The Scarlet Letter Chapters 16-18 Summary

     Hester and Pearl are walking in the woods on a cloudy, dark day. Pearl is playing with sun beams and notices that whenever Hester comes near the light, it disappears, so she believes the cause of it to be Hester's scarlet letter. Hester admires her daughter, so full of life and resistant to common illnesses, that she looks like an unearthly creature.

     After a while, Hester suggests to take a rest and Pearl agrees to rest only if her mother tells her a story about the Black Man who wanders around the wood carrying a thick book, offering it to anyone he encounters. She goes on with the story, telling that once they sign their name in the book, the Black Man sets a mark on their bosoms. Hester is puzzled by this, wondering where did she hear about the Black Man, but does not wait long for an answer, as Pearl is willing to tell everything about it. She has heard the story while they were in the house of a dying man and wants to know if her mother has ever encountered the Black Man. Hester decides to tell her daughter that she has and that the scarlet letter is the sign of it.

     The conversation leads them deeper in the woods, where they rest near a brook. Suddenly, they hear a footsteps and Hester orders Pearl to go and play nearby. Pearl is curious to know whether the Black Man is approaching, but Hester assures her that it is the clergyman. Now that they can see the outline in the distant, Pearl notices him holding a hand on his chest, interpreting it as a sign of an encounter with the Black Man, who put a mark right where the clergyman now holds his hand. Hester is impatient to get rid of Pearl so that she can talk to Mr. Dimmesdale and reveal Roger's true identity to him. As he gets closer, Hester summons him. He is perplexed by the voice deep in the woods and soon recognizes her, asking whether she is alive. As a reply, she asks the same question to him and the narrator finds this highly symbolical, as if they doubt in their own existence, so they want to make sure they are not just spirits.

     Their conversation starts as any other, about the weather and storms, but soon in takes the wanted turn. Mr. Dimmesdale asks Hester if she has found her peace, but Hester replies asking the same question to him. He admits that he is in despair, so Hester tries to console him by saying that people respect him. This makes him even more miserable, as he believes that he is not worthy of such respect nor is he competent to preach, being a sinner himself, but Hester assures him that he has been repenting for so long that his sin is now forgiven. He disagrees, adding that he would feel much better if he had a friend, or an enemy, with whom he could share his secret. Hester finally has an opportunity to fulfill her mission and says that he has a friend- her, his accomplice in the sin, as well as he has an enemy, living with him under the same roof. Mr. Dimmesdale is shocked with the cognition, unable to forgive Hester for hiding the secret from him and not warning him sooner about Roger. Hester frantically begs for his forgiveness and he finally gives in. Now when the truth is revealed, another problem arises. Mr. Dimmesdale is unsure how to behave when around Roger and Hester advise him to leave Roger. However, Mr. Dimmesdale is so weak, physically as well as mentally and is afraid of the unknown. Hester assures him to stay strong, as he is not alone.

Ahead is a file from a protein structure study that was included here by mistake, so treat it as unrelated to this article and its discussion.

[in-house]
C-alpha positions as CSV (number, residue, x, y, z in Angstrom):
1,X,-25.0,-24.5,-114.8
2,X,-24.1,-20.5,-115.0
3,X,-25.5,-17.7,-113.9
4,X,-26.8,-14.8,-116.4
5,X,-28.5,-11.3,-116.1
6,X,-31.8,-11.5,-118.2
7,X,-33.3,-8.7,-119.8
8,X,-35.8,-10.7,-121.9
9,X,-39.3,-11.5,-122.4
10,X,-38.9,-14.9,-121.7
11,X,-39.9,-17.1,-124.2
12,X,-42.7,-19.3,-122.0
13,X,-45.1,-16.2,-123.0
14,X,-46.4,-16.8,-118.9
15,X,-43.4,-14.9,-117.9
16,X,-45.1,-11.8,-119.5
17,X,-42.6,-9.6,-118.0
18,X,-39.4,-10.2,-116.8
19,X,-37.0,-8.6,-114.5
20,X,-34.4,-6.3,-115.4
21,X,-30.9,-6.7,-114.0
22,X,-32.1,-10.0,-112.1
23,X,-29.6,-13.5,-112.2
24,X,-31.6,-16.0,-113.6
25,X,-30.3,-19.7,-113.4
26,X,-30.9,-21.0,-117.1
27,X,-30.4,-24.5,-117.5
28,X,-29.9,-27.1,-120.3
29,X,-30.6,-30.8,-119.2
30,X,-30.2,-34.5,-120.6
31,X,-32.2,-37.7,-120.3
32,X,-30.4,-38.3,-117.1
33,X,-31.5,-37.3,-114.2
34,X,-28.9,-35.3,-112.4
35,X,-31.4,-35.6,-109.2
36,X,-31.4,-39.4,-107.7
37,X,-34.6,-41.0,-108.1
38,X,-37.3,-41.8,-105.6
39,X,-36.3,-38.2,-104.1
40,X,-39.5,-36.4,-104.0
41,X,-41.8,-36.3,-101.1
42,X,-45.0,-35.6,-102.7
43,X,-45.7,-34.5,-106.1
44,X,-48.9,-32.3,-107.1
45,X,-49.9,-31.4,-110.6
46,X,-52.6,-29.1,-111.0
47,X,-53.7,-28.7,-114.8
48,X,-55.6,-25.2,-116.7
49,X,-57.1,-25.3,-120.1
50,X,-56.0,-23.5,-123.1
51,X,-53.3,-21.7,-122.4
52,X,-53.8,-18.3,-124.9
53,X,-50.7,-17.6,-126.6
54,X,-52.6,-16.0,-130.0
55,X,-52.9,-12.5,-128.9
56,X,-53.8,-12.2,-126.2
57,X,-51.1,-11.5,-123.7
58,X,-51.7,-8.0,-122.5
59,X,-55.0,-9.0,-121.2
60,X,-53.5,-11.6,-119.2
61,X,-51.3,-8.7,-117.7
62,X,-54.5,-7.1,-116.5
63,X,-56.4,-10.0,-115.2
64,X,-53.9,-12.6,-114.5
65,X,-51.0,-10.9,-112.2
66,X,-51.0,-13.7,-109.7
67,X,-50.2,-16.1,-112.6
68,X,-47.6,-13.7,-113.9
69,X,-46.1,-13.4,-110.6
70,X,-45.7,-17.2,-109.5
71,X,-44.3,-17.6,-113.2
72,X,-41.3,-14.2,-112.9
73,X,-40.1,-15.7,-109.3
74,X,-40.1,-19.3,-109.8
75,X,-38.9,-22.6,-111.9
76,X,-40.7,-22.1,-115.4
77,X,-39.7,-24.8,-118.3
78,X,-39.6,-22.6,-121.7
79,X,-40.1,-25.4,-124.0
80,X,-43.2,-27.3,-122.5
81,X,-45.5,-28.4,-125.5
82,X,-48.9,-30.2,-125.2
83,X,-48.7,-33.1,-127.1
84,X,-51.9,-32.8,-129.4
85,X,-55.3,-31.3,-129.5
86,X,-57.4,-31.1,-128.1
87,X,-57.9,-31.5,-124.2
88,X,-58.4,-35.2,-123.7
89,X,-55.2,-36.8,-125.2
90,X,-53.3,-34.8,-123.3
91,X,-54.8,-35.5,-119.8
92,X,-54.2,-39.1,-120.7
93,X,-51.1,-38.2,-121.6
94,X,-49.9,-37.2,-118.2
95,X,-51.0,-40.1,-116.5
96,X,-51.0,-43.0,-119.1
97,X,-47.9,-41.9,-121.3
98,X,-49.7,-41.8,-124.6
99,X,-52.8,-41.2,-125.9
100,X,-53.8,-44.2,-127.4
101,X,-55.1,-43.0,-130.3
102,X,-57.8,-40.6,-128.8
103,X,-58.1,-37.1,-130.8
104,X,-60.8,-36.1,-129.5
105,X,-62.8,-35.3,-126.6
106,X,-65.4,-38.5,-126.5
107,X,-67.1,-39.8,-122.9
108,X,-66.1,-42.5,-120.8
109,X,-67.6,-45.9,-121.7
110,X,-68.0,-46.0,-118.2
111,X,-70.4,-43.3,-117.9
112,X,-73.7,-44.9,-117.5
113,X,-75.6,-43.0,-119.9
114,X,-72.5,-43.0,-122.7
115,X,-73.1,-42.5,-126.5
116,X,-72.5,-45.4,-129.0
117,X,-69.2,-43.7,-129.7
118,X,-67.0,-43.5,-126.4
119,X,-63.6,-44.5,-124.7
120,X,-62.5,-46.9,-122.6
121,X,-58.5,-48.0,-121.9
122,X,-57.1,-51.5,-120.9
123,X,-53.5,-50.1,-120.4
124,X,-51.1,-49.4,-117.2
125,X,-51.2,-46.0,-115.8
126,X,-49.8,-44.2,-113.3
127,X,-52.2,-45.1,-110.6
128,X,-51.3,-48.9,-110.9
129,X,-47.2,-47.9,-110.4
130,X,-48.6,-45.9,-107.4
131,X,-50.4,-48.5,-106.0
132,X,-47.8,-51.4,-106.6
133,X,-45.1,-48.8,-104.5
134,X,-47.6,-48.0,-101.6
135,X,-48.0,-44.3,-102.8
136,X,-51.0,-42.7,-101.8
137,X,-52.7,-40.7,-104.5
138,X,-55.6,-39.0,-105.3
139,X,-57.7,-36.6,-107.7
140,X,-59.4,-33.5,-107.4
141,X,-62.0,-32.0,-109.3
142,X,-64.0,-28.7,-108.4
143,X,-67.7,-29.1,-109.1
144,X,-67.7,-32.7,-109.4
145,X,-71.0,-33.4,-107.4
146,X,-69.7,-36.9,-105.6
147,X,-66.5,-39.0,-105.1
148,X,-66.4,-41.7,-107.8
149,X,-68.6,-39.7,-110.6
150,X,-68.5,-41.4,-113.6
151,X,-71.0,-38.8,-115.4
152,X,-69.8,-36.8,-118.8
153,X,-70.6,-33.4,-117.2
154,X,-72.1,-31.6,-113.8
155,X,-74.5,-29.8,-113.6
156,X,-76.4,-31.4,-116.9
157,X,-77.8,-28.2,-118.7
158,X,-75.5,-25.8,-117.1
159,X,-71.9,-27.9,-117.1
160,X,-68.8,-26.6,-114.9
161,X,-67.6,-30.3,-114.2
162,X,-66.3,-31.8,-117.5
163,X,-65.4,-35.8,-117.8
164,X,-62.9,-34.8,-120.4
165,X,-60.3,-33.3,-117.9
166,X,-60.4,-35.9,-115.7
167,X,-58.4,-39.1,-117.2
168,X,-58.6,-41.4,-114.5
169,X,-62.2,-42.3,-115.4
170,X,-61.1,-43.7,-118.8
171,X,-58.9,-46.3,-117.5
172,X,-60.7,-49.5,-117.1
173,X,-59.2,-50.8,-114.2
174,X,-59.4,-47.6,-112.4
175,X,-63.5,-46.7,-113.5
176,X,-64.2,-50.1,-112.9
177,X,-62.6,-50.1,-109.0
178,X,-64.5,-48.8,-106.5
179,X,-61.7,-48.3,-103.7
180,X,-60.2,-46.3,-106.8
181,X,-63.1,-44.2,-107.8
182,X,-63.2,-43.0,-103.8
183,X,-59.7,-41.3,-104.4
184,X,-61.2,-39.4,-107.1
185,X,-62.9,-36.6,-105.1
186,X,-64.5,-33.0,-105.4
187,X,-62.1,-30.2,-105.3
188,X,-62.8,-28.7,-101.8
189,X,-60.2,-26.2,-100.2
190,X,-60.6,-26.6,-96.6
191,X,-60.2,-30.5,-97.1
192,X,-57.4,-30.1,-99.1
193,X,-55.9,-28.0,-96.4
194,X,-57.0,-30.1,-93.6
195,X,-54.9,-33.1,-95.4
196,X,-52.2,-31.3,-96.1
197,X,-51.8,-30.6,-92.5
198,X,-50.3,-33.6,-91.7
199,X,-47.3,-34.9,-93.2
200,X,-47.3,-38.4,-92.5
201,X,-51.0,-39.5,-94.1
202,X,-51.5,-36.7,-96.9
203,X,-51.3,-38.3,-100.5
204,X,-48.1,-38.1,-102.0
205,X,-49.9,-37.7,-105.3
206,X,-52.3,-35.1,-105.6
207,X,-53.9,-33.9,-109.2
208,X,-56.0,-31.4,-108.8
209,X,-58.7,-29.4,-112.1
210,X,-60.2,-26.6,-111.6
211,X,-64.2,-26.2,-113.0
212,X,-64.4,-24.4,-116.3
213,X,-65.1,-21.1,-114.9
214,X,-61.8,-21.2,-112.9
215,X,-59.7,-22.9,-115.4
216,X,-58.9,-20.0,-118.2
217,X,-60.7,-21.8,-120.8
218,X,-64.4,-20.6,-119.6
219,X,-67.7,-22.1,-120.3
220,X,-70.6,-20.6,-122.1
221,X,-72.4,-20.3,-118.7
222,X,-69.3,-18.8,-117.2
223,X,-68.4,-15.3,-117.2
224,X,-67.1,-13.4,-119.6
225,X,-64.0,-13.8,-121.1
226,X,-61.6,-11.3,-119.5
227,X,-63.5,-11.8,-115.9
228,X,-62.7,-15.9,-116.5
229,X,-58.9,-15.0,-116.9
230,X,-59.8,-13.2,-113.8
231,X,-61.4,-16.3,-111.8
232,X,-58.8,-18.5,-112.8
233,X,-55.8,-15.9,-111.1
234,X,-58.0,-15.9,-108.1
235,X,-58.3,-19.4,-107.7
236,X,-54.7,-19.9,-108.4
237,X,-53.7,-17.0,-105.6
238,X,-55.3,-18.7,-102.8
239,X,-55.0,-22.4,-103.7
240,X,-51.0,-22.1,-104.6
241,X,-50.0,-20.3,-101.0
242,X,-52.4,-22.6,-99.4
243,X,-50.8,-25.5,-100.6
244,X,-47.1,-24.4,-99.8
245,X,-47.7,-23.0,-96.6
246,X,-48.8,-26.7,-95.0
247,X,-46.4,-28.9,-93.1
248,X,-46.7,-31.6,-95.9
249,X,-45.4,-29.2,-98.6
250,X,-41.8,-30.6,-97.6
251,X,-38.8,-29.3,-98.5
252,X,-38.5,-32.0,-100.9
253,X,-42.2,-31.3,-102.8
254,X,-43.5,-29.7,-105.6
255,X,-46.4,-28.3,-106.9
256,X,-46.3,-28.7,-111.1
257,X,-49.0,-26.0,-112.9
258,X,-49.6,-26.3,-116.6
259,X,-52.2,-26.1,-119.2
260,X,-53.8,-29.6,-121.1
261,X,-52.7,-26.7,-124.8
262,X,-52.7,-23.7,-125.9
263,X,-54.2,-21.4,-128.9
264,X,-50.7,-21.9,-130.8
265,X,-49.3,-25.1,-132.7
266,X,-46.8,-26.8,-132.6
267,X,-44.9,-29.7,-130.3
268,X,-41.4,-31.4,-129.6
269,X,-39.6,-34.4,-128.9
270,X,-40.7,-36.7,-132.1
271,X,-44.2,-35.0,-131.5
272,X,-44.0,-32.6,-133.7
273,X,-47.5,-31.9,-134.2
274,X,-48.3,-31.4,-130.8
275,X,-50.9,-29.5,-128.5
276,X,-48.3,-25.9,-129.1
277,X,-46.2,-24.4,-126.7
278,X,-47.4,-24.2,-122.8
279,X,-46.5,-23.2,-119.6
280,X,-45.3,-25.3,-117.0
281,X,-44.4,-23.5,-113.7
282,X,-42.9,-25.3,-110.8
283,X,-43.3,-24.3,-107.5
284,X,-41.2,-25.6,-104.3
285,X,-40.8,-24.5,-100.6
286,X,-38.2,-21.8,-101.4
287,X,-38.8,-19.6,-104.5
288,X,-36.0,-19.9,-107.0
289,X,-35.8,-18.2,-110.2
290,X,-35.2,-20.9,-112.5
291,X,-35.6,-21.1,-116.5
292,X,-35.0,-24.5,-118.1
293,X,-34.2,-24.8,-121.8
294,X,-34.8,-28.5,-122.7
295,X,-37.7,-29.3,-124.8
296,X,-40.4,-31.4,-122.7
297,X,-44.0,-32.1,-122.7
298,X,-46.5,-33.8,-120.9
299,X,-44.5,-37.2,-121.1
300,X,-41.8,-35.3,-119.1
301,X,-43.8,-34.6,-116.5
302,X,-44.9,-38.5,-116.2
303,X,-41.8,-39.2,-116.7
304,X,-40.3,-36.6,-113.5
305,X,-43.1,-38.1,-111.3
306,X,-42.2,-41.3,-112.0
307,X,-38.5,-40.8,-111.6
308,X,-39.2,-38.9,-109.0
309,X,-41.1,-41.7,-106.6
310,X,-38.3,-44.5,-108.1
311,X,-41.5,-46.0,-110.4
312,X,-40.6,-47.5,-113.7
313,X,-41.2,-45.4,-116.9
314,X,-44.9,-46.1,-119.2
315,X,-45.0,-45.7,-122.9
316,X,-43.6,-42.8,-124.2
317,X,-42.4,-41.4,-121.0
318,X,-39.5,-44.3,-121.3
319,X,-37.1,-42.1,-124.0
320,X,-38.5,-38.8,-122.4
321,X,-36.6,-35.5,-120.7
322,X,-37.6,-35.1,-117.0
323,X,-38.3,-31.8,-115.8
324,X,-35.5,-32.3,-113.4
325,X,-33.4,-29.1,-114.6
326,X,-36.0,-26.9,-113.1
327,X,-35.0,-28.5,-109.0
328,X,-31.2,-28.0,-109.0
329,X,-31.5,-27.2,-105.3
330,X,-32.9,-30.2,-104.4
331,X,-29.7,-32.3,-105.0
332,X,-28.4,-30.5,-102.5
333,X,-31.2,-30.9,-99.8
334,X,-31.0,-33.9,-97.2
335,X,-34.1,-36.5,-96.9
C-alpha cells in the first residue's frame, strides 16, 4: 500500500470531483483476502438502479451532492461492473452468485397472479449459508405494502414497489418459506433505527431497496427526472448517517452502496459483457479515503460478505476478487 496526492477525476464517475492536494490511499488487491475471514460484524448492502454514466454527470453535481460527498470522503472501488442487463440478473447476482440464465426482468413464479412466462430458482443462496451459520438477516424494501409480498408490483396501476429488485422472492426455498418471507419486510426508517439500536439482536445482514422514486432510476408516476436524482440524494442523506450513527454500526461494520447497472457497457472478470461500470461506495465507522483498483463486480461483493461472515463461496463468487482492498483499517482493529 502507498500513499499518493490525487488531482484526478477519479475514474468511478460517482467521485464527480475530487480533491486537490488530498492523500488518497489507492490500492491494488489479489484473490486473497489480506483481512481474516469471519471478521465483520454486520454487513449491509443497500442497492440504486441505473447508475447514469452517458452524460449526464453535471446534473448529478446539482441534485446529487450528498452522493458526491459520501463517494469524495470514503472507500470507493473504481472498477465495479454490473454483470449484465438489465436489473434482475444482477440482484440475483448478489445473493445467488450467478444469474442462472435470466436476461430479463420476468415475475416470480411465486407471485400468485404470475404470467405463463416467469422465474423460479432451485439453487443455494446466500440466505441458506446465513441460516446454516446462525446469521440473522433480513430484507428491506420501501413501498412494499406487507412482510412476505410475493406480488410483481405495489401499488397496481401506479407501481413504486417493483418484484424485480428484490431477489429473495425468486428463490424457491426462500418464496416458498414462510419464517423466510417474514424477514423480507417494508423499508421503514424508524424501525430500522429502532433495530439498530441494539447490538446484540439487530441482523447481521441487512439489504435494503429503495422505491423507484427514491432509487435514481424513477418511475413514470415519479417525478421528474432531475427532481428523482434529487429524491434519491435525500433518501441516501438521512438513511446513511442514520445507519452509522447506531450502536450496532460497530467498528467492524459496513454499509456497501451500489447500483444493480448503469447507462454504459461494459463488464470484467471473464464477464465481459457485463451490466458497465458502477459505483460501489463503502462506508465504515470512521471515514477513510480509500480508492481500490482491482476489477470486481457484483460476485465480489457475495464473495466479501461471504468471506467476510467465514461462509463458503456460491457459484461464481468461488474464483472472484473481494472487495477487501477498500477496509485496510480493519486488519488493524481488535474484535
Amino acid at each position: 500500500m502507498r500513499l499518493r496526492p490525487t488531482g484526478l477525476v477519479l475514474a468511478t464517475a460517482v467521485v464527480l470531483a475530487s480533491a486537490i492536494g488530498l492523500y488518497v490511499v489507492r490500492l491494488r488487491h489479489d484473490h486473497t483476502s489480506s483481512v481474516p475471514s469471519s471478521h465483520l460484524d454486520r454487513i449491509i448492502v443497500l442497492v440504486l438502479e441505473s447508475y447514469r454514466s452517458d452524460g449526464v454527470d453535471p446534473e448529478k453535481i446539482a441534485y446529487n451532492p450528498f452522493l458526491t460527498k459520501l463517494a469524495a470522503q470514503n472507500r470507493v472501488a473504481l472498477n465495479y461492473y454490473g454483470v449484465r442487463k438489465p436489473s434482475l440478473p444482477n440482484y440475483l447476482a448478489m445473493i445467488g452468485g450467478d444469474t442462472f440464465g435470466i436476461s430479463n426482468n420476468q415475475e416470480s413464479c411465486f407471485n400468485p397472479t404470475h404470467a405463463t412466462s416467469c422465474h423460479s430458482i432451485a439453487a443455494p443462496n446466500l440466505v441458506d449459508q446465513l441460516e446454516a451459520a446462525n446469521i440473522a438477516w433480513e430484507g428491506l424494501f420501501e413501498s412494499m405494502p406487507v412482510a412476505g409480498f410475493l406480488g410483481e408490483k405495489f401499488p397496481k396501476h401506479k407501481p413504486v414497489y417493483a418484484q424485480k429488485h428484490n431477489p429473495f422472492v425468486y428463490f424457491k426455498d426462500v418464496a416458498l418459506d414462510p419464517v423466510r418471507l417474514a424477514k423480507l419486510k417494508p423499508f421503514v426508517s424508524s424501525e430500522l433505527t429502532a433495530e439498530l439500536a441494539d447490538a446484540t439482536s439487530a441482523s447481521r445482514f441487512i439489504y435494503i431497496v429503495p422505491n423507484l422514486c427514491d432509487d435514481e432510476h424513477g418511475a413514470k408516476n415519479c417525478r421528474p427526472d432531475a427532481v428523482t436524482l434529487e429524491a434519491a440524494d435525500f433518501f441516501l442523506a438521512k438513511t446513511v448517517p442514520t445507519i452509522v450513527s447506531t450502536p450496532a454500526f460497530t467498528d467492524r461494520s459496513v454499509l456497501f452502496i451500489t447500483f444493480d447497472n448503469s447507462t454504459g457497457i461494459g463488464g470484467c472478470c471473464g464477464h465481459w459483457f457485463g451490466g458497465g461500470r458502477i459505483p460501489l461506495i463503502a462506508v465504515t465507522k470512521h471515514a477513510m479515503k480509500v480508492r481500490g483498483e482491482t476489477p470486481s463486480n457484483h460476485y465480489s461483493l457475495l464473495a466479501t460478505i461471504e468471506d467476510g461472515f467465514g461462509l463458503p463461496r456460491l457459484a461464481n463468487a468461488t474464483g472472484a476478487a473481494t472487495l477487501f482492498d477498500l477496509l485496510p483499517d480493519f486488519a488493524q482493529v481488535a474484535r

Unlike Mr. Dimmesdale, Hester is strong and prepared for the new step in her life. Tired of social burden and of being an outcast, Hester unclasp the scarlet letter and throws it away. She immediately feels at ease and takes of the cap that confines her hair, letting long, shiny hair fall down her shoulders. Suddenly, she becomes a woman again- a smile on her face, a crimson flush on her cheeks and a radiant look turn her into a beauty she has always been. Suddenly, sun appears behind clouds illuminating the entire forest, as if the nature is being sympathetic with Hester and the clergyman. At that point, the mood of the scene changes- everything is bathing in sun, the conversational tone is rather optimistic than melancholic, even Pearl seems different, standing near the brook as a fairy, playing cheerfully with forest animals.

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